KU: Time will tell if strategic plan successful - KCTV5

KU: Time will tell if strategic plan successful

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LAWRENCE, Kan. (AP) -- The University of Kansas has begun implementing a new strategic plan designed to improve its standing among research universities, but the results likely won't be known for years, Provost Jeff Vitter said.

One of the first steps in the strategic plan, called "Bold Aspirations," was to create a core curriculum for undergraduates to be in place by the fall of 2013.

A committee is determining the exact requirements for the new curriculum but the plan is to greatly reduce the number of general-education requirements, and orient those classes around six specific educational goals, Vitter told a local media publication.

"There was never a direct connection between `Here's what we're trying to achieve in the learning process' and `Here are the courses that will provide that,' " Vitter said.

The learning goals are "critical thinking and quantitative literacy," "communication," "breadth of knowledge," "culture and diversity," "social responsibility and ethics" and "integration and creativity."

The strategic plan, unveiled in September 2011, has already improved student recruitment, Vitter said. The size of the incoming freshman class grew by 5.3 percent, the first increase since 2008, and the class also had a record for average ACT scores.

The university also is trying to retain students, so the plan, which runs through 2017, includes goals of 90 percent freshman retention and a six-year graduation rate of 70 percent. The current rates are about 80 and 60 percent, respectively.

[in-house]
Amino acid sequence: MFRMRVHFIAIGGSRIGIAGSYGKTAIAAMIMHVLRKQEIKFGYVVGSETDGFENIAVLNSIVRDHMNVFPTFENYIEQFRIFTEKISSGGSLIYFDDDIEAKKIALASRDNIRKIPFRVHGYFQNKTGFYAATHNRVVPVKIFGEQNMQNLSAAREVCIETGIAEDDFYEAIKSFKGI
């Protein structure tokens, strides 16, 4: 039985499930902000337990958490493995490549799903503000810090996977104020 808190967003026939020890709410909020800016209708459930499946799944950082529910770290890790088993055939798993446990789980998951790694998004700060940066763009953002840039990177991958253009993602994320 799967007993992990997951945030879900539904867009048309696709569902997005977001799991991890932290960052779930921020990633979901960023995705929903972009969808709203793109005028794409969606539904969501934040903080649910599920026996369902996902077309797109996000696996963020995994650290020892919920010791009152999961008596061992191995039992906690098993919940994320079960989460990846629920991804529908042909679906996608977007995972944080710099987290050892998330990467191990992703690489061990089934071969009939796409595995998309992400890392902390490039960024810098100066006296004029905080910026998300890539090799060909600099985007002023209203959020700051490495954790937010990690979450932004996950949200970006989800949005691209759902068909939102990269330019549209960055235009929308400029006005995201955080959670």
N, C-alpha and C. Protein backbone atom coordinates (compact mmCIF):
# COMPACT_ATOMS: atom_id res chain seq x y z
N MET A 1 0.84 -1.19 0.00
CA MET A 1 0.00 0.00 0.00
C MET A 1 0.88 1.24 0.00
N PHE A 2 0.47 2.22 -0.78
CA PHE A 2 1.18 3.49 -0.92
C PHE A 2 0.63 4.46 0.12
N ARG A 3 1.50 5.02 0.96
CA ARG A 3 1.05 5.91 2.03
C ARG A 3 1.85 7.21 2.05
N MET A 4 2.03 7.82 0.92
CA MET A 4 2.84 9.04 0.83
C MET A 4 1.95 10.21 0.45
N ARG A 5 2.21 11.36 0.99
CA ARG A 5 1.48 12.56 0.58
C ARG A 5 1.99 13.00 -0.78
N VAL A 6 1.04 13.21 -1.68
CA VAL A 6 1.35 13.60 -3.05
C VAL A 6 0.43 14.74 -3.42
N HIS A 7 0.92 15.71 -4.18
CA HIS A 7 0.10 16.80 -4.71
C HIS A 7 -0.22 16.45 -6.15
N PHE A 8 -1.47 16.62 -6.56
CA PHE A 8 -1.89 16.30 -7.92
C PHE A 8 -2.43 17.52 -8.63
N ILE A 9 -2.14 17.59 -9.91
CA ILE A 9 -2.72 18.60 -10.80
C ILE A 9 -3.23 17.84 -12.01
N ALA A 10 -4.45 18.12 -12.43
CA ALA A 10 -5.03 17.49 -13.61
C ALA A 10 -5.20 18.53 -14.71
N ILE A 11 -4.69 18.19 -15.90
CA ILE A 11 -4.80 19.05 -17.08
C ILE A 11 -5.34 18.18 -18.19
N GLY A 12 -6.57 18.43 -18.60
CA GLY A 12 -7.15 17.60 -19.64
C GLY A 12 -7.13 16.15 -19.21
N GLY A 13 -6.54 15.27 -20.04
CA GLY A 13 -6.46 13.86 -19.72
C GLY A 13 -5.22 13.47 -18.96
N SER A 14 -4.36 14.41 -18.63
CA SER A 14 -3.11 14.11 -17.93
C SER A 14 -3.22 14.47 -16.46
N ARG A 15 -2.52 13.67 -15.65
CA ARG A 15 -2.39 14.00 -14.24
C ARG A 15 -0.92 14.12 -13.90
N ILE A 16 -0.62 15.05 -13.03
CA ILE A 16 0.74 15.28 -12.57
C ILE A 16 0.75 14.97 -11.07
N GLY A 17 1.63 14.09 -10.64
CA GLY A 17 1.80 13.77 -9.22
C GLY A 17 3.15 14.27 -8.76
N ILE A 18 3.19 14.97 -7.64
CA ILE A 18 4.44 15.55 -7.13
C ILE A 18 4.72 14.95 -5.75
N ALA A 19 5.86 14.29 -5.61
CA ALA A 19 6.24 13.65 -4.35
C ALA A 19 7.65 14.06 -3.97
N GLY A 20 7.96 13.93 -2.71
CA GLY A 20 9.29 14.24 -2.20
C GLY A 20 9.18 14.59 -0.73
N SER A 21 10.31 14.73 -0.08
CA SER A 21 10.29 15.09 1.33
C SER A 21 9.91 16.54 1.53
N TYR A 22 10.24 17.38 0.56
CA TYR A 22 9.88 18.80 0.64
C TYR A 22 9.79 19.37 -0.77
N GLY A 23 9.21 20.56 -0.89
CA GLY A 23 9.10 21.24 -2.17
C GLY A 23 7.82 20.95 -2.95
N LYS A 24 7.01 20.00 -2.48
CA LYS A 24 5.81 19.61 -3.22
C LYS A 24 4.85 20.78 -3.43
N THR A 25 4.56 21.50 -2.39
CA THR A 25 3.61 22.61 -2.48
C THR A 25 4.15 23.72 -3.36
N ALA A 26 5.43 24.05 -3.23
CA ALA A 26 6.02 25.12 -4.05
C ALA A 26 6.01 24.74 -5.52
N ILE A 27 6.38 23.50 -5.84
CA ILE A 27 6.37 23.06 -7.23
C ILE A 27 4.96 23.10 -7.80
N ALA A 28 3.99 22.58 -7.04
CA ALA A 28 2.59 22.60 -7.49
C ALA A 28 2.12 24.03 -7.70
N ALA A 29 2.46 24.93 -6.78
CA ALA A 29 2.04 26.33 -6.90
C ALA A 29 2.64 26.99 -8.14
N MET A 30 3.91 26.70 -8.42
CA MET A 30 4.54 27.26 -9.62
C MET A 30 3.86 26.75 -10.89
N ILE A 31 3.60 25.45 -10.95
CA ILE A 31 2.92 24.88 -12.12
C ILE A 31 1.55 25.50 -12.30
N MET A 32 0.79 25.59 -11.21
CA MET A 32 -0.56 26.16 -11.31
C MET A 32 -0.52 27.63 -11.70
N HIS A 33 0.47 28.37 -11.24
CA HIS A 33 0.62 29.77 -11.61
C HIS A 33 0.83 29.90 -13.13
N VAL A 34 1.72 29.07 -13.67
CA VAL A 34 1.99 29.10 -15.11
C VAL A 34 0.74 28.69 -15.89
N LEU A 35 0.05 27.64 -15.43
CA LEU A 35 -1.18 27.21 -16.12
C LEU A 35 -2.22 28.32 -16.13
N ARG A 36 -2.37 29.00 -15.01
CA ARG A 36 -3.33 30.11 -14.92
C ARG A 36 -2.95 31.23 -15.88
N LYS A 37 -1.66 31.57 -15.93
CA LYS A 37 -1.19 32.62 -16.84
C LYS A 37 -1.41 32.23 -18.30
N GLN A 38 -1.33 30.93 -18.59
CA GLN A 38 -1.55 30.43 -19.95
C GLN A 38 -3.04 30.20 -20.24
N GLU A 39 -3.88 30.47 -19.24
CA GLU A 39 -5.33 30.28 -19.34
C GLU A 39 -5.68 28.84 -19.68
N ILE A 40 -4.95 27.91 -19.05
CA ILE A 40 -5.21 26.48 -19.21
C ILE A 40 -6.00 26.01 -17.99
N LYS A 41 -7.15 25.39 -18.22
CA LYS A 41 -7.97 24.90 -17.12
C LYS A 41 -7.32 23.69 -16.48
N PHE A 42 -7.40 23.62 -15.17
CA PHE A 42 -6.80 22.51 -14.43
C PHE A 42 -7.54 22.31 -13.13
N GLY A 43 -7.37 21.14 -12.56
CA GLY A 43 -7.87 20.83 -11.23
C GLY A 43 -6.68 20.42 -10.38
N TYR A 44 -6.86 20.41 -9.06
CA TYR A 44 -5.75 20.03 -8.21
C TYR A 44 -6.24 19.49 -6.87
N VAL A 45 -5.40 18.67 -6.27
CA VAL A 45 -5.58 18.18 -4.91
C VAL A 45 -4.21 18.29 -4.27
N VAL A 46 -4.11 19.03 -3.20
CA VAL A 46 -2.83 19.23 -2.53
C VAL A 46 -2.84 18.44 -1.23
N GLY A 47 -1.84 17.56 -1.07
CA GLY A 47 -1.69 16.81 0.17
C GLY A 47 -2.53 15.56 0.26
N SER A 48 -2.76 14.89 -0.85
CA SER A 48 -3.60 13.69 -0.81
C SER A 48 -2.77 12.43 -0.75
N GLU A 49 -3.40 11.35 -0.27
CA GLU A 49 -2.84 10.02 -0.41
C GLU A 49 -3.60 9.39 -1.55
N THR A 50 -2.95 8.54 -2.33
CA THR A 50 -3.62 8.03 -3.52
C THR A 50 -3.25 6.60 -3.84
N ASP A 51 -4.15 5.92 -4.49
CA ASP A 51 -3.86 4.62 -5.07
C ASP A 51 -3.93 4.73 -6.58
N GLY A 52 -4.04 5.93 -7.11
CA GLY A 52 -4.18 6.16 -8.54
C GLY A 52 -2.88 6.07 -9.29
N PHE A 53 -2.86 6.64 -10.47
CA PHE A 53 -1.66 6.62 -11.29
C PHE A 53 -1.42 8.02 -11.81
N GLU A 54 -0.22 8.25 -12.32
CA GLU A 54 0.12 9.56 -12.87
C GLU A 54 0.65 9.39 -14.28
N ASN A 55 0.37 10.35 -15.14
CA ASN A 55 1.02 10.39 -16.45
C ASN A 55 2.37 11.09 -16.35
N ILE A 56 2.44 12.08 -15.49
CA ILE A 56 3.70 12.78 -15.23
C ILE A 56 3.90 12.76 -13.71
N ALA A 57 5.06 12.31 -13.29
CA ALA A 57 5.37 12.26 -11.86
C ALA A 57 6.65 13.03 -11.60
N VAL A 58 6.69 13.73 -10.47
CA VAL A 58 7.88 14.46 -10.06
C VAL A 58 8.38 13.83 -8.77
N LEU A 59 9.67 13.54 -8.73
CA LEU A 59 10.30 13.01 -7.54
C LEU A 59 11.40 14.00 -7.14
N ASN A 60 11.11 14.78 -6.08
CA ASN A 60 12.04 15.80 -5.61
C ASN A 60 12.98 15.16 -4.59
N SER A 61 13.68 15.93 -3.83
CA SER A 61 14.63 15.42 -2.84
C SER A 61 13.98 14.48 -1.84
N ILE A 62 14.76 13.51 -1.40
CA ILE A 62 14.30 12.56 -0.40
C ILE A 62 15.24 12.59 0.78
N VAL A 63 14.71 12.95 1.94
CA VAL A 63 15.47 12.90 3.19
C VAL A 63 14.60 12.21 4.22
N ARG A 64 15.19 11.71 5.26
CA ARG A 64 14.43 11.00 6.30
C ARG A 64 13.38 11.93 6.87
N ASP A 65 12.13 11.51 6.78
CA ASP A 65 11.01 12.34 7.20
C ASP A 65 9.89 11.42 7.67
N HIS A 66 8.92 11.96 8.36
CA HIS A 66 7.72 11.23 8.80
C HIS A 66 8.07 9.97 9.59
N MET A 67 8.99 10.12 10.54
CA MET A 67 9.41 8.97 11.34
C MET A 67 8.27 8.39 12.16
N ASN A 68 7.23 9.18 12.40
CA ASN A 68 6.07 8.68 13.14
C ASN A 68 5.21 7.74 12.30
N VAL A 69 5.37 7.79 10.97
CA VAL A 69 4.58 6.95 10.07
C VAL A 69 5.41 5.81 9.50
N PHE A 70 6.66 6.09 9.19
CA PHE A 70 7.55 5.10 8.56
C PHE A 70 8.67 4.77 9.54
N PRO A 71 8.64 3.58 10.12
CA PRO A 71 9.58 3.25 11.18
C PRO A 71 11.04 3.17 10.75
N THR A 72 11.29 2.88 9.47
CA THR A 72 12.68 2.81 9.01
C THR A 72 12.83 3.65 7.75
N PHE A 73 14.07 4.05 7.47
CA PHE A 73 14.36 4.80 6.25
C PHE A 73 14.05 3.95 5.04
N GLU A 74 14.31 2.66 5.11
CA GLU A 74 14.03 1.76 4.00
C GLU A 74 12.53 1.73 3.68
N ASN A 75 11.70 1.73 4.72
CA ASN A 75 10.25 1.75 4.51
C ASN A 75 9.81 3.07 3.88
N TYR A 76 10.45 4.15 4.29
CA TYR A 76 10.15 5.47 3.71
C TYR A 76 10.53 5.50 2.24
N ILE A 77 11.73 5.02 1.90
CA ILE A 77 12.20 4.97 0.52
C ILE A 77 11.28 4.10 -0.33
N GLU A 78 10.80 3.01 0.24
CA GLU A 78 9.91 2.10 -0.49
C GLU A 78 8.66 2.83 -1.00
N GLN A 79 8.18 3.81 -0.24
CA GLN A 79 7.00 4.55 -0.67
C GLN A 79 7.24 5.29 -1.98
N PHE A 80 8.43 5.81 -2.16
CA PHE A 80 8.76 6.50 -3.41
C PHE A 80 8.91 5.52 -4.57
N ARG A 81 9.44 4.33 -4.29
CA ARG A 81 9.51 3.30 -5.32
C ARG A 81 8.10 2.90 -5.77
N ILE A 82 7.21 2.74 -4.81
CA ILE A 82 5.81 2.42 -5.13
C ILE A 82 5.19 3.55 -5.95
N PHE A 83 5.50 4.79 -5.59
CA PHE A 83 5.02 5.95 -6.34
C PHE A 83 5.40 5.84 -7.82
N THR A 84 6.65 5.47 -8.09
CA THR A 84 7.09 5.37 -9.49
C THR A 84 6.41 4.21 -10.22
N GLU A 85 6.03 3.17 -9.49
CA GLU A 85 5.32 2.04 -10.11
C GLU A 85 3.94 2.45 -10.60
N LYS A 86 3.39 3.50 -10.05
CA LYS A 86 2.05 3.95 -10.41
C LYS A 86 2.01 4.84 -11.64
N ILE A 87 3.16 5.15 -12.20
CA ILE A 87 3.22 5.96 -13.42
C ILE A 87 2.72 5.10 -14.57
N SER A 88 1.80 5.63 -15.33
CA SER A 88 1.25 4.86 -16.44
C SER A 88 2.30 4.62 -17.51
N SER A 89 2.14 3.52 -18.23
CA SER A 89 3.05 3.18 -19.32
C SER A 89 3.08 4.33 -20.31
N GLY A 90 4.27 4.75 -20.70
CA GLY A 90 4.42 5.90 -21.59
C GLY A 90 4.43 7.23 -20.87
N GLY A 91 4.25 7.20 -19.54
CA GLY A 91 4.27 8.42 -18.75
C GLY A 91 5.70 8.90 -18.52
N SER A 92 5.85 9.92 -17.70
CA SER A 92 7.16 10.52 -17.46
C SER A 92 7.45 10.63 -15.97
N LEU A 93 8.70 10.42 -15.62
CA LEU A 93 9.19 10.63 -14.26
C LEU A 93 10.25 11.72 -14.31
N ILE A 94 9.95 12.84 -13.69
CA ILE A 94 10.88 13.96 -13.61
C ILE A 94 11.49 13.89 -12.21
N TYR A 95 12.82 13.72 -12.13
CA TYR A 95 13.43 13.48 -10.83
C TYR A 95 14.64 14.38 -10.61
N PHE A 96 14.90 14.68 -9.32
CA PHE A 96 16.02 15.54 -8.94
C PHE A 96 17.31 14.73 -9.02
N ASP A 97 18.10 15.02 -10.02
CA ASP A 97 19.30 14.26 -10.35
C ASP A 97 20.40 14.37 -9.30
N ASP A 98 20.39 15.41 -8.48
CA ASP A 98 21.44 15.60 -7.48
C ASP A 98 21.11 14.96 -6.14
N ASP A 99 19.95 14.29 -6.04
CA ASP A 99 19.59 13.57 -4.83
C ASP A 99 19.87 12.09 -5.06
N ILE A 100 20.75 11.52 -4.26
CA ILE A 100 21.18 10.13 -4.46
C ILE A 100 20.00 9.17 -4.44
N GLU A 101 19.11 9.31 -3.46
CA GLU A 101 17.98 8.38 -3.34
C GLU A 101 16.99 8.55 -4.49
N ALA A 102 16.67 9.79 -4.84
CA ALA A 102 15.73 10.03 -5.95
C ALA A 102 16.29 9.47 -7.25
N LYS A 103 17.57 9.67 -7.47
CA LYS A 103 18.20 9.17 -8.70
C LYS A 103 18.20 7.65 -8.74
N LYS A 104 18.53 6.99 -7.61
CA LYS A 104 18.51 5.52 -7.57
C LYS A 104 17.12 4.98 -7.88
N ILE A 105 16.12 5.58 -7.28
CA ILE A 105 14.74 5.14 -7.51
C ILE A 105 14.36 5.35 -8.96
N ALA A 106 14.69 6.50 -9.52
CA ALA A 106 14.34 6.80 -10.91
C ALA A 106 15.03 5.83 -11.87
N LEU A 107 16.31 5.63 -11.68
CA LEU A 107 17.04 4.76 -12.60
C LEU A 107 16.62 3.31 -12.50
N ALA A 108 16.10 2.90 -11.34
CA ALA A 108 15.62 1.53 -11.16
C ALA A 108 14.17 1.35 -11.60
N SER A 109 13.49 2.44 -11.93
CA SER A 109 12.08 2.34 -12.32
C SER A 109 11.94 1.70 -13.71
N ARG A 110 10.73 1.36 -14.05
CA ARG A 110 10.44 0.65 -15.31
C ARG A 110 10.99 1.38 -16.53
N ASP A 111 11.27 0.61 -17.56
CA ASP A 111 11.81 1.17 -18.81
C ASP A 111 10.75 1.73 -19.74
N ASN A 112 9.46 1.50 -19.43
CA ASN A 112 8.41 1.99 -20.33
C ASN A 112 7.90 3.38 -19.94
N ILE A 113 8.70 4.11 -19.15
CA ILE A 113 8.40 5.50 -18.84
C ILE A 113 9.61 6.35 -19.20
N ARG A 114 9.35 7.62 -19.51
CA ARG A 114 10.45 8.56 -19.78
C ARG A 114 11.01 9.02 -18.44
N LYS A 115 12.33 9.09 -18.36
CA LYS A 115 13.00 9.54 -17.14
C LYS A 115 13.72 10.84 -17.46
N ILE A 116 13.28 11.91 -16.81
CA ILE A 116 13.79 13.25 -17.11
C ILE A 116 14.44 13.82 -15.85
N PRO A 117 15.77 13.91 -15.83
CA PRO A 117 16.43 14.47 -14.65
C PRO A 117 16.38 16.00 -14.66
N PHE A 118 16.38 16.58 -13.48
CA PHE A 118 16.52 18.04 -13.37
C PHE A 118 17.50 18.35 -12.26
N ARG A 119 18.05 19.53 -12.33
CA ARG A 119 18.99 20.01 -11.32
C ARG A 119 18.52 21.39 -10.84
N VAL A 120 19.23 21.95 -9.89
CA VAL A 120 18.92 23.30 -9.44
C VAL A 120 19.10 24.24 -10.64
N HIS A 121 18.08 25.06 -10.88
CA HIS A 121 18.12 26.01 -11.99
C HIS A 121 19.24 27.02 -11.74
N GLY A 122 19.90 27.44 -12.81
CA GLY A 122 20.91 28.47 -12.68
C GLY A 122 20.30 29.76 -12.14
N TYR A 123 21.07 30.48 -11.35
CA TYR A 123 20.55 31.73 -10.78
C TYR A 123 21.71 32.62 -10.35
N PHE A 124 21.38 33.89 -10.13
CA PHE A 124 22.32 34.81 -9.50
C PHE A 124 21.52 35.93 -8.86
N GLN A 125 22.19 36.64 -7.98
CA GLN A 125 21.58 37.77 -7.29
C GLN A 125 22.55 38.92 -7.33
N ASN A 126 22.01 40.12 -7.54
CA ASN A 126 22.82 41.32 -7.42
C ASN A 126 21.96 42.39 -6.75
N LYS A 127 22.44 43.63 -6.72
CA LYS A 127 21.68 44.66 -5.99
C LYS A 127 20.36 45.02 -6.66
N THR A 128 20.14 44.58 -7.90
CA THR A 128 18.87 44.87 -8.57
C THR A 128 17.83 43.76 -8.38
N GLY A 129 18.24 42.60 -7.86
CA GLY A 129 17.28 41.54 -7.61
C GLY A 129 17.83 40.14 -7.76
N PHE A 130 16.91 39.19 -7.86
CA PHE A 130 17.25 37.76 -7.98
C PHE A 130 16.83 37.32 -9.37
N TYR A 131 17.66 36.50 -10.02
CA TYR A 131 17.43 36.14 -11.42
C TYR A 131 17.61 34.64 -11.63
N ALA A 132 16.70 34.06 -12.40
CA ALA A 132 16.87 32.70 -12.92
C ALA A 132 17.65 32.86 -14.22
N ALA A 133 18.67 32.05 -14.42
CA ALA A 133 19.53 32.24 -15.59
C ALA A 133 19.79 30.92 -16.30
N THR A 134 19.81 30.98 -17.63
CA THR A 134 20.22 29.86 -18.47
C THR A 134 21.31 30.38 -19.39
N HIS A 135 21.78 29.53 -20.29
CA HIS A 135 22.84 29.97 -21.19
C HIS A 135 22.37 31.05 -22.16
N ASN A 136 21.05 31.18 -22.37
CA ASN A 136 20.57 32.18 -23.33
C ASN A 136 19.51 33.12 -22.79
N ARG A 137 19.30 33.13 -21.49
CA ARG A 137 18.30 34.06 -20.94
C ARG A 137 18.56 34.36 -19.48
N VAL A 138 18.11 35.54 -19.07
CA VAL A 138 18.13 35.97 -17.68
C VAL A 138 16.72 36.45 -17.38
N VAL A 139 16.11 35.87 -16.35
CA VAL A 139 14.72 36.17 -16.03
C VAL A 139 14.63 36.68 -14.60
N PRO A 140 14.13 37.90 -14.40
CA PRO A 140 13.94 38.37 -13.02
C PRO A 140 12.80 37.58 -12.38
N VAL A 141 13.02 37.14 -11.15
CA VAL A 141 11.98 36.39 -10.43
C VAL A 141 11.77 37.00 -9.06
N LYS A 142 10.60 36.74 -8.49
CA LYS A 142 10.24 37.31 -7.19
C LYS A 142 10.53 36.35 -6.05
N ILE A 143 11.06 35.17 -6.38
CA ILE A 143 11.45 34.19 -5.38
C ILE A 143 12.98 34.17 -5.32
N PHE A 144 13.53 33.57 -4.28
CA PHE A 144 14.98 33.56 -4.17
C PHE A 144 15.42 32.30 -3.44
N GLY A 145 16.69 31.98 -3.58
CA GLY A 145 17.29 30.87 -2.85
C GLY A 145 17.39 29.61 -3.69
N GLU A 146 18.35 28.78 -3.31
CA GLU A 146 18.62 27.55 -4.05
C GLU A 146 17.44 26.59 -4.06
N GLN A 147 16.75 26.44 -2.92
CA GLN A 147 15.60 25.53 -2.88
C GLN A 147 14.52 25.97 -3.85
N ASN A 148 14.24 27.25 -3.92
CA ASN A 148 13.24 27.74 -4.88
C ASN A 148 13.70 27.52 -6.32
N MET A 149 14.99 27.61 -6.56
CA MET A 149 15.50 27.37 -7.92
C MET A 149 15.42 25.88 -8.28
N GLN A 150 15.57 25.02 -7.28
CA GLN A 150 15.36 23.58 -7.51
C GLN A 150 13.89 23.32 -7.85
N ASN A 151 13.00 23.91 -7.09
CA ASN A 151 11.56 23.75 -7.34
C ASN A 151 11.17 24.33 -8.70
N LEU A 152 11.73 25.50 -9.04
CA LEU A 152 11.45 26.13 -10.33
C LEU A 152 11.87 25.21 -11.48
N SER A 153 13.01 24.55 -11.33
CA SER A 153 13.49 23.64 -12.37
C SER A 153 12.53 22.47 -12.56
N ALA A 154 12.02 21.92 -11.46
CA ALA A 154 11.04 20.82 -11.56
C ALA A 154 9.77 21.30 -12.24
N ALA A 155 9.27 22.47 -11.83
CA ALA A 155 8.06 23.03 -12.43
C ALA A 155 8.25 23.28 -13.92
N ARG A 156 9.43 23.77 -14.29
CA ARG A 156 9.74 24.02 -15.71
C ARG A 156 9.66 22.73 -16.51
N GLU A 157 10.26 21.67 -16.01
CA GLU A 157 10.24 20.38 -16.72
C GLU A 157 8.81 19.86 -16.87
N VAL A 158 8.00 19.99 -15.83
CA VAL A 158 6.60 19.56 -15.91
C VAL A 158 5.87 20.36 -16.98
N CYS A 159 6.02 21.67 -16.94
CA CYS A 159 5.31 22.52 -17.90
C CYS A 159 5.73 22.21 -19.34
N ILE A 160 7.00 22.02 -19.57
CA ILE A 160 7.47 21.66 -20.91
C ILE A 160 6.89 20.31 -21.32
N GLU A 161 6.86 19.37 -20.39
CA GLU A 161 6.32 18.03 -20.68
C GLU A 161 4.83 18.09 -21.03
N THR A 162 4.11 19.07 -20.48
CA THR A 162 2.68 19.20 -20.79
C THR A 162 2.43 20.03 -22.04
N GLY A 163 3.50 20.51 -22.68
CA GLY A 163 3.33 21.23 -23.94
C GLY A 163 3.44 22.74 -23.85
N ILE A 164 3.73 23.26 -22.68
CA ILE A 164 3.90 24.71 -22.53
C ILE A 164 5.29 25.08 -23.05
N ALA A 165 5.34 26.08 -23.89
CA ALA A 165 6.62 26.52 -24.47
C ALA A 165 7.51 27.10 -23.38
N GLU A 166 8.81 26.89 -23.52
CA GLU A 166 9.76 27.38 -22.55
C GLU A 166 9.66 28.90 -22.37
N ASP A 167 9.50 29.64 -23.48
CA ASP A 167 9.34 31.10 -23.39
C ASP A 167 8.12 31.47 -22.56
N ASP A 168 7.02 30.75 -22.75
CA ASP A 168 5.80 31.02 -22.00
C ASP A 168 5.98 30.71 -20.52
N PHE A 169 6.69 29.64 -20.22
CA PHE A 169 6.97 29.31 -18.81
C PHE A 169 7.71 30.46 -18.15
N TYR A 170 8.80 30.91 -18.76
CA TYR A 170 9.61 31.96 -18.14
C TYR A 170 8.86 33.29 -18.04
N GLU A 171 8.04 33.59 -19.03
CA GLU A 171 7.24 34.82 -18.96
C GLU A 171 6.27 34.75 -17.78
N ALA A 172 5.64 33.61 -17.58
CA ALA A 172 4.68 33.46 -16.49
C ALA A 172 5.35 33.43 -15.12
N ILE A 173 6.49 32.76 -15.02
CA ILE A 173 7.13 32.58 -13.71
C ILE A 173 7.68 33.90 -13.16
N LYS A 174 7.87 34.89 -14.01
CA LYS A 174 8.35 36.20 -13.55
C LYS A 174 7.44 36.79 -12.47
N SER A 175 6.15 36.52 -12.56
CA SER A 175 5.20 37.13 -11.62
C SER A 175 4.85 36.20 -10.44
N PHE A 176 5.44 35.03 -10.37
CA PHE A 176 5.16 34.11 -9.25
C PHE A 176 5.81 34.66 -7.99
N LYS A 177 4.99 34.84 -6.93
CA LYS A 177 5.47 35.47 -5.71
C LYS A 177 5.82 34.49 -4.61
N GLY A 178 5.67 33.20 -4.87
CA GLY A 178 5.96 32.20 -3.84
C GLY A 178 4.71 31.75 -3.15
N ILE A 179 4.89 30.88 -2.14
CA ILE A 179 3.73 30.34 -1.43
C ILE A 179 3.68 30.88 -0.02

Vitter said it could take that entire time frame to achieve those goals, particularly the graduation rate, Vitter said.

"We may very well have put into place what will then lead to that six-year graduation rate getting up to 70 percent," Vitter said, "but it won't likely actually reach there for a few years."

Kansas has introduced several measures to help freshmen succeed, including a new online system to help students keep up with their classes, a common-book program and learning communities, in which students studying the same subjects live near each other in the same residence hall.

During this academic year, Vitter said, more focus will be placed on finding different ways to help students learn. That will include changing some classes from traditional lectures to classes that allow students to watch "lecture" videos online, then discuss during class time.

"Students actually will now come to class, because class is so valuable," Vitter said.

The university's Center for Teaching Excellence and Center for Online and Distance Learning will help train more faculty members to train for the new type of class.

Other efforts this year include forming a plan to increase research opportunities for doctoral students and working to form partnerships between corporations and faculty for research and potential jobs for students.

Copyright 2012 The Associated Press. All rights reserved.

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